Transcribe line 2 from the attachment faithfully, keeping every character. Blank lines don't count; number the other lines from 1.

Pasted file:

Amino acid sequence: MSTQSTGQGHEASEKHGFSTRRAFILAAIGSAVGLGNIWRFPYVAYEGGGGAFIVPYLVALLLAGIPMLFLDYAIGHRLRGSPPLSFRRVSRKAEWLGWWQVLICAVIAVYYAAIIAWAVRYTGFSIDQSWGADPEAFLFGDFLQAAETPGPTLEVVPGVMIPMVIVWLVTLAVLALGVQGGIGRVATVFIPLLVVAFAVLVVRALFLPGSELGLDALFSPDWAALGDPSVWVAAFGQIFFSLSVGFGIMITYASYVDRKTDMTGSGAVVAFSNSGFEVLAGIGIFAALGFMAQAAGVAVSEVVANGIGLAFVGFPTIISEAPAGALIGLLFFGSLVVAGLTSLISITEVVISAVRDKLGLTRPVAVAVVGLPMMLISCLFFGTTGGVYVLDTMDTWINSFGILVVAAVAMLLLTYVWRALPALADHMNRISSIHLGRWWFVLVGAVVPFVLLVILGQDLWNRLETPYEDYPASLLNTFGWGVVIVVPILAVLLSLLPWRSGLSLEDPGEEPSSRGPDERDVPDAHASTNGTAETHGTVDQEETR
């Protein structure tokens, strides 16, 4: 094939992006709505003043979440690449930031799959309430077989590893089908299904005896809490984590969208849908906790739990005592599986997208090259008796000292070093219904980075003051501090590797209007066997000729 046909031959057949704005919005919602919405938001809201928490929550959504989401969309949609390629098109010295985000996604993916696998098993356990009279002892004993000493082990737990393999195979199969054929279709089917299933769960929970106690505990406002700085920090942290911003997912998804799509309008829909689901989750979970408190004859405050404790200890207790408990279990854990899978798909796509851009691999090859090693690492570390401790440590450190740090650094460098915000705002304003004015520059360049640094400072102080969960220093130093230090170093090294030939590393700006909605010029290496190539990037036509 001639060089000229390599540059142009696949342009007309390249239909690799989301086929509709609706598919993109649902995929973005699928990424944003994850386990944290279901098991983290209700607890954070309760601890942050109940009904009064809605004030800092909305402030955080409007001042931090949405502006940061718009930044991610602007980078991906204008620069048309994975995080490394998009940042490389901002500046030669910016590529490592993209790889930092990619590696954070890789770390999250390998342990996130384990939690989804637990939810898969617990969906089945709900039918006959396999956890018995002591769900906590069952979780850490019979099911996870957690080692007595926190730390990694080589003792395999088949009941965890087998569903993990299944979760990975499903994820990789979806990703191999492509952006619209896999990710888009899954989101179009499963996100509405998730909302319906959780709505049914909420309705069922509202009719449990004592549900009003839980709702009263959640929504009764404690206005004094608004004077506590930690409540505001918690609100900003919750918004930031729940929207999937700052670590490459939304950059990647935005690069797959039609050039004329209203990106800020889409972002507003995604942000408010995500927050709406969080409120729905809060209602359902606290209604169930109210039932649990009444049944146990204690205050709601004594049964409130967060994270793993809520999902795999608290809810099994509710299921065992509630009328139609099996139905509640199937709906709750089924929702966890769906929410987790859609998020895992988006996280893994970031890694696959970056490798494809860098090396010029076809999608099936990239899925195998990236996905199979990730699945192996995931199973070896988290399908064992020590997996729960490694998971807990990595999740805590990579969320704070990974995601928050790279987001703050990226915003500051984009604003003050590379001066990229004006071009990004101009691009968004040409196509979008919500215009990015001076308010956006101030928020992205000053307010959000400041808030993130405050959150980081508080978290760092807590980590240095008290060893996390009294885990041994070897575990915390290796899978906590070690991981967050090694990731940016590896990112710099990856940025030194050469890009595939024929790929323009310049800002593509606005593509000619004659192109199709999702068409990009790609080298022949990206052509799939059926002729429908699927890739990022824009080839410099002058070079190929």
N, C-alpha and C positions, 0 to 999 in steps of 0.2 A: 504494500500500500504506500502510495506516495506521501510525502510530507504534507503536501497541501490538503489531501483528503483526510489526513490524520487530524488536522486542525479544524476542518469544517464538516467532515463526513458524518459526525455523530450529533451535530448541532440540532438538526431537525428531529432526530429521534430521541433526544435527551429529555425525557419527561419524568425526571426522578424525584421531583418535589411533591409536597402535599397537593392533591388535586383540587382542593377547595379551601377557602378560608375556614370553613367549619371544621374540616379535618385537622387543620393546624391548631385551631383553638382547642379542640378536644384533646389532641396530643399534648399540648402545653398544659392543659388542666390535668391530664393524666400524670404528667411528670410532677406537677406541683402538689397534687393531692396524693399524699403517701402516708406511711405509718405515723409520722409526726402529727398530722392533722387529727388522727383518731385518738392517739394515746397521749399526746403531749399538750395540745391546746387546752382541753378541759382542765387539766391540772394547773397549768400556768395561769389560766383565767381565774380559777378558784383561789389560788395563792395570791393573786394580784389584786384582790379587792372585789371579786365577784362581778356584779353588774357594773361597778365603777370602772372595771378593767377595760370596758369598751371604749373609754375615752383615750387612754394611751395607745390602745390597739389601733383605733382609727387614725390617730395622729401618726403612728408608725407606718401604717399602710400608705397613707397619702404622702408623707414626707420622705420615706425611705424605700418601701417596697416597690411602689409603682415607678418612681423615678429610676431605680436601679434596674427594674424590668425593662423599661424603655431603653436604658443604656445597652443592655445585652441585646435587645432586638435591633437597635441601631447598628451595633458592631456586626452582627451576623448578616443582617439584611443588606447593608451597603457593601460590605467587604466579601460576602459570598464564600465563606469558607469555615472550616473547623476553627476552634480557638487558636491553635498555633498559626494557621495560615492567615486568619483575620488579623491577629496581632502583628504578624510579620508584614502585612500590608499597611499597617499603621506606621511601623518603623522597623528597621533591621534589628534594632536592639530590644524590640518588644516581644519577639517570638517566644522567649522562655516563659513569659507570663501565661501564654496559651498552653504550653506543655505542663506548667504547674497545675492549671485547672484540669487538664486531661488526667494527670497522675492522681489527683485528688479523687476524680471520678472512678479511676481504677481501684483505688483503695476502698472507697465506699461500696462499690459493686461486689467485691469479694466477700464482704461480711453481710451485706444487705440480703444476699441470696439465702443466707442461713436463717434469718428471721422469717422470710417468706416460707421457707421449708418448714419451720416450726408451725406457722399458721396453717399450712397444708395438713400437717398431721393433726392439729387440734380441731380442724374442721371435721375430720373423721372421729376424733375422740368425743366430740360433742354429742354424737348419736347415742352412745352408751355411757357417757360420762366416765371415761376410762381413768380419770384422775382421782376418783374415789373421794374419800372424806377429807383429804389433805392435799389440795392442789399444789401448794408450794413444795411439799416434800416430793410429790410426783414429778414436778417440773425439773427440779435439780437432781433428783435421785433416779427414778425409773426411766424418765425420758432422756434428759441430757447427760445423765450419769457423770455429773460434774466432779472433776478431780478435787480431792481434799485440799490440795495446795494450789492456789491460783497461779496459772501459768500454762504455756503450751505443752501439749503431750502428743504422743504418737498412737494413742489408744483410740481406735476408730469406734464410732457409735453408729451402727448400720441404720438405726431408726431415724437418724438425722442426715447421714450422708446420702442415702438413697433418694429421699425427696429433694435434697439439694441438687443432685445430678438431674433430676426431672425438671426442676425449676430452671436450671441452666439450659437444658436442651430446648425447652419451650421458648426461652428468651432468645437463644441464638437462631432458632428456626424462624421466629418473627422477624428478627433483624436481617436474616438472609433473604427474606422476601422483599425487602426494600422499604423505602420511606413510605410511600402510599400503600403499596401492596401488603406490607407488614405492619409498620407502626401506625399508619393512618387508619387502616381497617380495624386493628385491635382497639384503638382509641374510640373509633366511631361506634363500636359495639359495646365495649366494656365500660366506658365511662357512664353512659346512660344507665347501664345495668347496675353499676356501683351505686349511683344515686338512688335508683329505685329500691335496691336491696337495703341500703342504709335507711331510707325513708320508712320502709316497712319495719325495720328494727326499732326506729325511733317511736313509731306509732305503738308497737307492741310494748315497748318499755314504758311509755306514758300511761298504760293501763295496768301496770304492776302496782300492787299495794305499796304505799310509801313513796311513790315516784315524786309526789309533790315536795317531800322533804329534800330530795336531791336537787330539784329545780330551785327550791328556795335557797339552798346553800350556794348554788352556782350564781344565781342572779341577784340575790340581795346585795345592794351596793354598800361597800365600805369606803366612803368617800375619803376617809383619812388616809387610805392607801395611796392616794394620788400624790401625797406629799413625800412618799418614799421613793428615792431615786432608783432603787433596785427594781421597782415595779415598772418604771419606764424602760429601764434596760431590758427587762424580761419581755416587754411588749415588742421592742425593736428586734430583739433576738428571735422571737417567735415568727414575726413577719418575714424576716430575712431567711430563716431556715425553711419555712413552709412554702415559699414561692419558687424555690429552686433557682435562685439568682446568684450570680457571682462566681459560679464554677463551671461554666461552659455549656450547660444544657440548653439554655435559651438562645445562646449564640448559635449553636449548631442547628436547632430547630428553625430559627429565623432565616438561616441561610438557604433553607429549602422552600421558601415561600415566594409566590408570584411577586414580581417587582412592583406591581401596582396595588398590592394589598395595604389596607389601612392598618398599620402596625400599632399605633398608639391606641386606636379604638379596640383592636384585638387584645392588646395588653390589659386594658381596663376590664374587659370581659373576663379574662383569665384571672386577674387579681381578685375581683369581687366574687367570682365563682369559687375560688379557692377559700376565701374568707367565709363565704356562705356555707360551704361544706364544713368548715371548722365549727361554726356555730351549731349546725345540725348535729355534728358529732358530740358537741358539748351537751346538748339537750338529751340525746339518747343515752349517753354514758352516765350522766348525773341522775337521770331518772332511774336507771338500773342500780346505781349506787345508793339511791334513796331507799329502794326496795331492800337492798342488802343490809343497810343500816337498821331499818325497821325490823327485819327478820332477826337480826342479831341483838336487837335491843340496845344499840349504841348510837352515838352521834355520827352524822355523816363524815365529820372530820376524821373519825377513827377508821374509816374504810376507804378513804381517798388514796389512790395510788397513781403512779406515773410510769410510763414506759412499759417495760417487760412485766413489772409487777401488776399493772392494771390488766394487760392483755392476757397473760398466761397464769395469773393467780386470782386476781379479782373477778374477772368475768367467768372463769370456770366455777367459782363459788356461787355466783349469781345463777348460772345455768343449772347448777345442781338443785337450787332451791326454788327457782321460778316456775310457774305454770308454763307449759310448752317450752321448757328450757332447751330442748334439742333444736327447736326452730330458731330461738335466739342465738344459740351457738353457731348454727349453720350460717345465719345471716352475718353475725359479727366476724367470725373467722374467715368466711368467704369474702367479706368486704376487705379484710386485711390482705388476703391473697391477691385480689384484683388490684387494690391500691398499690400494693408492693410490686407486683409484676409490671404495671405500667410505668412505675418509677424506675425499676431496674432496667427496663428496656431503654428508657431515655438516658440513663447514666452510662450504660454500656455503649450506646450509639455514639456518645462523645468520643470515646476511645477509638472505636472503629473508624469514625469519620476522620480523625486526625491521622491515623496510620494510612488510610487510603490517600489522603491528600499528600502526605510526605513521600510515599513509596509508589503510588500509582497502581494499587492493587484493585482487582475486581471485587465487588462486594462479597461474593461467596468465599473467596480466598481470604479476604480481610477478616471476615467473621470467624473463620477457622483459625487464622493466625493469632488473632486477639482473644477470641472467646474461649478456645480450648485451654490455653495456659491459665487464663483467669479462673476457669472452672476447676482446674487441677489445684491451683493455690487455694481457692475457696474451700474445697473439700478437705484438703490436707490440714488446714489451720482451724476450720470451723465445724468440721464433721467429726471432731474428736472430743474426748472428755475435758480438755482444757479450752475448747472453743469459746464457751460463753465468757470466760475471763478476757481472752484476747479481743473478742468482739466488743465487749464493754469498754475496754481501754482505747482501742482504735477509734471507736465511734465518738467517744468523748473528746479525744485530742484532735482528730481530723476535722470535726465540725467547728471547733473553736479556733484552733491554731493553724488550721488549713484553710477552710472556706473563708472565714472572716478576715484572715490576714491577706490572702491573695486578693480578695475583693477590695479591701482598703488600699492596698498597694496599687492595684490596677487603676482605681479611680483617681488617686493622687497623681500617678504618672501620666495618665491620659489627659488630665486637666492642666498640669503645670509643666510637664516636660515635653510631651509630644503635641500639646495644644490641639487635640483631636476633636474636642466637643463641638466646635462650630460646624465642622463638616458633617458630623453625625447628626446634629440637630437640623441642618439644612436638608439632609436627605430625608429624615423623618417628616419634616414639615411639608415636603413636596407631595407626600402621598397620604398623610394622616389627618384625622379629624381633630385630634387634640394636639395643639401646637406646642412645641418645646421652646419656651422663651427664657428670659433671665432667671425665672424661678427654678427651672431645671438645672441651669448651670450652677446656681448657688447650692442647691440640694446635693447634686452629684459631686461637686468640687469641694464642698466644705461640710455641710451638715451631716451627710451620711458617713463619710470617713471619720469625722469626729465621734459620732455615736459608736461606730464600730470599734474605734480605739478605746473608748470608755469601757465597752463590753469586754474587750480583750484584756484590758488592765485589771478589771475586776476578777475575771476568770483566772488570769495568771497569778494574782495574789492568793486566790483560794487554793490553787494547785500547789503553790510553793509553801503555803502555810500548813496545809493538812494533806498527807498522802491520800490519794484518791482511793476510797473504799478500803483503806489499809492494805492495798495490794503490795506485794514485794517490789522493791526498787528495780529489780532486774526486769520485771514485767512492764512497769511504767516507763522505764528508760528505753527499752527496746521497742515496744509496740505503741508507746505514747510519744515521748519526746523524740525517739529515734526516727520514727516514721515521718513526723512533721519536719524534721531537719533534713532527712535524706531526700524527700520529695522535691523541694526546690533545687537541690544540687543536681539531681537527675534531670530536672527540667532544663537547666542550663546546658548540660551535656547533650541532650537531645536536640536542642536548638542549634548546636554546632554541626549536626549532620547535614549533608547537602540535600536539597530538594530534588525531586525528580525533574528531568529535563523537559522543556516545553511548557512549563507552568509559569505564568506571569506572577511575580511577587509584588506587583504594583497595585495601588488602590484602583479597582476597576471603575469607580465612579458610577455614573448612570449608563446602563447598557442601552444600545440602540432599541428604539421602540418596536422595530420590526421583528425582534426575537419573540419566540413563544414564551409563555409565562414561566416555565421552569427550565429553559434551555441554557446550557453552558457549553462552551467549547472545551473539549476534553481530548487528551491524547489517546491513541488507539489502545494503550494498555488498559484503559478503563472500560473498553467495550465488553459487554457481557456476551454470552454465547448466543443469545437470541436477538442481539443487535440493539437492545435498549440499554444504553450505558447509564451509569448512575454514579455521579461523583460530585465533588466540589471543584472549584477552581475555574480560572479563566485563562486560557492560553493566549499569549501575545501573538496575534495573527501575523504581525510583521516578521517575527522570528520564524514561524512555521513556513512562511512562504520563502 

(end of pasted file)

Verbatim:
């Protein structure tokens, strides 16, 4: 094939992006709505003043979440690449930031799959309430077989590893089908299904005896809490984590969208849908906790739990005592599986997208090259008796000292070093219904980075003051501090590797209007066997000729 046909031959057949704005919005919602919405938001809201928490929550959504989401969309949609390629098109010295985000996604993916696998098993356990009279002892004993000493082990737990393999195979199969054929279709089917299933769960929970106690505990406002700085920090942290911003997912998804799509309008829909689901989750979970408190004859405050404790200890207790408990279990854990899978798909796509851009691999090859090693690492570390401790440590450190740090650094460098915000705002304003004015520059360049640094400072102080969960220093130093230090170093090294030939590393700006909605010029290496190539990037036509 001639060089000229390599540059142009696949342009007309390249239909690799989301086929509709609706598919993109649902995929973005699928990424944003994850386990944290279901098991983290209700607890954070309760601890942050109940009904009064809605004030800092909305402030955080409007001042931090949405502006940061718009930044991610602007980078991906204008620069048309994975995080490394998009940042490389901002500046030669910016590529490592993209790889930092990619590696954070890789770390999250390998342990996130384990939690989804637990939810898969617990969906089945709900039918006959396999956890018995002591769900906590069952979780850490019979099911996870957690080692007595926190730390990694080589003792395999088949009941965890087998569903993990299944979760990975499903994820990789979806990703191999492509952006619209896999990710888009899954989101179009499963996100509405998730909302319906959780709505049914909420309705069922509202009719449990004592549900009003839980709702009263959640929504009764404690206005004094608004004077506590930690409540505001918690609100900003919750918004930031729940929207999937700052670590490459939304950059990647935005690069797959039609050039004329209203990106800020889409972002507003995604942000408010995500927050709406969080409120729905809060209602359902606290209604169930109210039932649990009444049944146990204690205050709601004594049964409130967060994270793993809520999902795999608290809810099994509710299921065992509630009328139609099996139905509640199937709906709750089924929702966890769906929410987790859609998020895992988006996280893994970031890694696959970056490798494809860098090396010029076809999608099936990239899925195998990236996905199979990730699945192996995931199973070896988290399908064992020590997996729960490694998971807990990595999740805590990579969320704070990974995601928050790279987001703050990226915003500051984009604003003050590379001066990229004006071009990004101009691009968004040409196509979008919500215009990015001076308010956006101030928020992205000053307010959000400041808030993130405050959150980081508080978290760092807590980590240095008290060893996390009294885990041994070897575990915390290796899978906590070690991981967050090694990731940016590896990112710099990856940025030194050469890009595939024929790929323009310049800002593509606005593509000619004659192109199709999702068409990009790609080298022949990206052509799939059926002729429908699927890739990022824009080839410099002058070079190929």